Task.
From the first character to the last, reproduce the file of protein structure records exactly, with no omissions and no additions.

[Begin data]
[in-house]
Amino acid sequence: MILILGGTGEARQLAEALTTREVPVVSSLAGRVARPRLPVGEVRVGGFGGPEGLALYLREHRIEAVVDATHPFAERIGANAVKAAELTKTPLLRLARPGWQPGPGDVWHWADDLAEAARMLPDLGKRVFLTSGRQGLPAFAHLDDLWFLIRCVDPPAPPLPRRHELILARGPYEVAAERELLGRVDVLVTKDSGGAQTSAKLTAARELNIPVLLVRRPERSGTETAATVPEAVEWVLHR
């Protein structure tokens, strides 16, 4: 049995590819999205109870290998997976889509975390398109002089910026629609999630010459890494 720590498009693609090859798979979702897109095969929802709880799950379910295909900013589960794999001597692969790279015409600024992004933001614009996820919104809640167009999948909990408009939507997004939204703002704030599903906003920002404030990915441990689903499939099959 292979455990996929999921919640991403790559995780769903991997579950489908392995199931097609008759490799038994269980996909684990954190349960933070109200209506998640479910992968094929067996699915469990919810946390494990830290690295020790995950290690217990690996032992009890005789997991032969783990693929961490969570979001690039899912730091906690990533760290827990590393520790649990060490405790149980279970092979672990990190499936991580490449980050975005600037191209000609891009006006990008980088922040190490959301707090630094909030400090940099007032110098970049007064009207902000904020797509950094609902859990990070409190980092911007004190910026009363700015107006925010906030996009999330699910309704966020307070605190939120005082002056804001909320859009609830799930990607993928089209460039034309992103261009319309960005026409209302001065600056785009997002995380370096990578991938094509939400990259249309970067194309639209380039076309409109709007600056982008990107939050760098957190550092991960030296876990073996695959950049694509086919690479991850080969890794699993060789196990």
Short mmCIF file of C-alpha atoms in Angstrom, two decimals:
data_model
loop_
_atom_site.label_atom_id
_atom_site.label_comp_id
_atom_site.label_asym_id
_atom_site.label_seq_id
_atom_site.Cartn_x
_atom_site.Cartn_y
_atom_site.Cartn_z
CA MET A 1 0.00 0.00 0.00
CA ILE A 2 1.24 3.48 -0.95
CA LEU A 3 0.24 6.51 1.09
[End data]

[in-house]
Amino acid sequence: MILILGGTGEARQLAEALTTREVPVVSSLAGRVARPRLPVGEVRVGGFGGPEGLALYLREHRIEAVVDATHPFAERIGANAVKAAELTKTPLLRLARPGWQPGPGDVWHWADDLAEAARMLPDLGKRVFLTSGRQGLPAFAHLDDLWFLIRCVDPPAPPLPRRHELILARGPYEVAAERELLGRVDVLVTKDSGGAQTSAKLTAARELNIPVLLVRRPERSGTETAATVPEAVEWVLHR
């Protein structure tokens, strides 16, 4: 049995590819999205109870290998997976889509975390398109002089910026629609999630010459890494 720590498009693609090859798979979702897109095969929802709880799950379910295909900013589960794999001597692969790279015409600024992004933001614009996820919104809640167009999948909990408009939507997004939204703002704030599903906003920002404030990915441990689903499939099959 292979455990996929999921919640991403790559995780769903991997579950489908392995199931097609008759490799038994269980996909684990954190349960933070109200209506998640479910992968094929067996699915469990919810946390494990830290690295020790995950290690217990690996032992009890005789997991032969783990693929961490969570979001690039899912730091906690990533760290827990590393520790649990060490405790149980279970092979672990990190499936991580490449980050975005600037191209000609891009006006990008980088922040190490959301707090630094909030400090940099007032110098970049007064009207902000904020797509950094609902859990990070409190980092911007004190910026009363700015107006925010906030996009999330699910309704966020307070605190939120005082002056804001909320859009609830799930990607993928089209460039034309992103261009319309960005026409209302001065600056785009997002995380370096990578991938094509939400990259249309970067194309639209380039076309409109709007600056982008990107939050760098957190550092991960030296876990073996695959950049694509086919690479991850080969890794699993060789196990």
Short mmCIF file of C-alpha atoms in Angstrom, two decimals:
data_model
loop_
_atom_site.label_atom_id
_atom_site.label_comp_id
_atom_site.label_asym_id
_atom_site.label_seq_id
_atom_site.Cartn_x
_atom_site.Cartn_y
_atom_site.Cartn_z
CA MET A 1 0.00 0.00 0.00
CA ILE A 2 1.24 3.48 -0.95
CA LEU A 3 0.24 6.51 1.09